In fact, to me the points when the film did give us a jump scare actually worked against it. It felt a little like the movie made the odd token gesture to appeal to a wider audience. An example ******** SPOILERS FOLLOW ******** the scene in which Clarvis' character has a bath before being haunted by a spectral vision. I understand that it was done to further display her vulnerability, and Clarvis is a very attractive young lady, but the sudden jarring nudity felt out of place when compared to the rest of the film. The sudden jump at the end only heightened this ******** SPOILERS END ********
Finally, the tree itself. I wanted some amazing, warped, twisted Sleepy Hollow-esque fibreglass monstrosity, the sort of gnarled and ancient looking thing that terrified audiences in Poltergeist. Alas, it seems Crow et al's budget didn't quite stretch to that, so we end up with a surprisingly normal looking tree. Perhaps this was done by design, to further stress the insidious nature of the curse, striking people down with very little warning. As I'm pretty damn impressed with everything else Mr Crow did, I'll stick with that one.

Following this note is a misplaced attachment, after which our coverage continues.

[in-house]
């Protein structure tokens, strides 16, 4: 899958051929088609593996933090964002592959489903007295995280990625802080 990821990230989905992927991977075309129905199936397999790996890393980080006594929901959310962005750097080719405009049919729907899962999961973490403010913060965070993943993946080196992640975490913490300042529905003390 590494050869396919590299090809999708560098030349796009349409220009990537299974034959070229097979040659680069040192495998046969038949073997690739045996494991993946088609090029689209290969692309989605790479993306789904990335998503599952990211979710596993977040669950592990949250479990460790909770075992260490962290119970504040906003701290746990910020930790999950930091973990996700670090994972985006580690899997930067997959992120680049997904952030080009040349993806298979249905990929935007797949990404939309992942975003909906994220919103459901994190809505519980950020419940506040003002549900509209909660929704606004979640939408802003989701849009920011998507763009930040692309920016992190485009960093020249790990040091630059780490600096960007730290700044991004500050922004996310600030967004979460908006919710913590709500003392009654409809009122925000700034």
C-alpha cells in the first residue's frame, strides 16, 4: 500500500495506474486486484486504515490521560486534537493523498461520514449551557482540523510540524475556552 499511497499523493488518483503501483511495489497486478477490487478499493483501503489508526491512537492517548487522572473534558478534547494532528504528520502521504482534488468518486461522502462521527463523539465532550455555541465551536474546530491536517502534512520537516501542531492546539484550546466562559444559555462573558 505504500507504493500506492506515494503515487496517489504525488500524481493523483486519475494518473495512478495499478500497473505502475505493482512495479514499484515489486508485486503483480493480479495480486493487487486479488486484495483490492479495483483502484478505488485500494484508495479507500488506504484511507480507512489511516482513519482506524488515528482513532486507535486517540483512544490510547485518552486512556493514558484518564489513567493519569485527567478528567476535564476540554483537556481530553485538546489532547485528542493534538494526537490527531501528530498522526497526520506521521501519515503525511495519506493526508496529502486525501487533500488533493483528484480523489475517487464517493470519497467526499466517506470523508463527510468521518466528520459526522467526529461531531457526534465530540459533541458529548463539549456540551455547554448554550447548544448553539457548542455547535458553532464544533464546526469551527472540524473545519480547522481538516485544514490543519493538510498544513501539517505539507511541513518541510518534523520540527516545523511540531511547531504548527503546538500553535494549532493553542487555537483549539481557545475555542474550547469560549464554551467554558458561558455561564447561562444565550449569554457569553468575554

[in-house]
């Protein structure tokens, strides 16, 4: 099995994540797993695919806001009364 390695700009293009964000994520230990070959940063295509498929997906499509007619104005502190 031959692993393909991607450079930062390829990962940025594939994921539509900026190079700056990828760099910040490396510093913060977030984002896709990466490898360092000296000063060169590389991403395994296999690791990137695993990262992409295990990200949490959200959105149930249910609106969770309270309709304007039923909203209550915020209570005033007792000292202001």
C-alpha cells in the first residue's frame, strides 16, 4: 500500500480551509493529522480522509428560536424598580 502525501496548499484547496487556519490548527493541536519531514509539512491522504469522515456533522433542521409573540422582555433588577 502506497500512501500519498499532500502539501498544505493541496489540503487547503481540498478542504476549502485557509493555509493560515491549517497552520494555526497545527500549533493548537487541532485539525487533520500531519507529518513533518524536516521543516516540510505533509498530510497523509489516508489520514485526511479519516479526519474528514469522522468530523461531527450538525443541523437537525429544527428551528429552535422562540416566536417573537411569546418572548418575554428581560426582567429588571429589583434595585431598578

THE VERDICT: Curse of The Witching Tree is a pretty good film. When you consider its relatively low budget and that this is just the director's first feature-length picture it's an absolute revelation. An atmospheric, creepy and compelling tale with well-written characters, excellently worked scares and some wonderful leads, this is an old-fashioned British horror flick that is sure to win plenty of fans. Furthermore, it could well mark the arrival of the next big British horror director since Neil Marshall. If you yearn for horror with heart and more than a little artistry, this is the film for you.

If you want to find out more about the movie, head over to its Facebook page and give it a big Like to show some support. And, if you like what you've read so far, be sure to pre-order the film on Amazon right here. 

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Until next time, I hope you enjoyed your stay.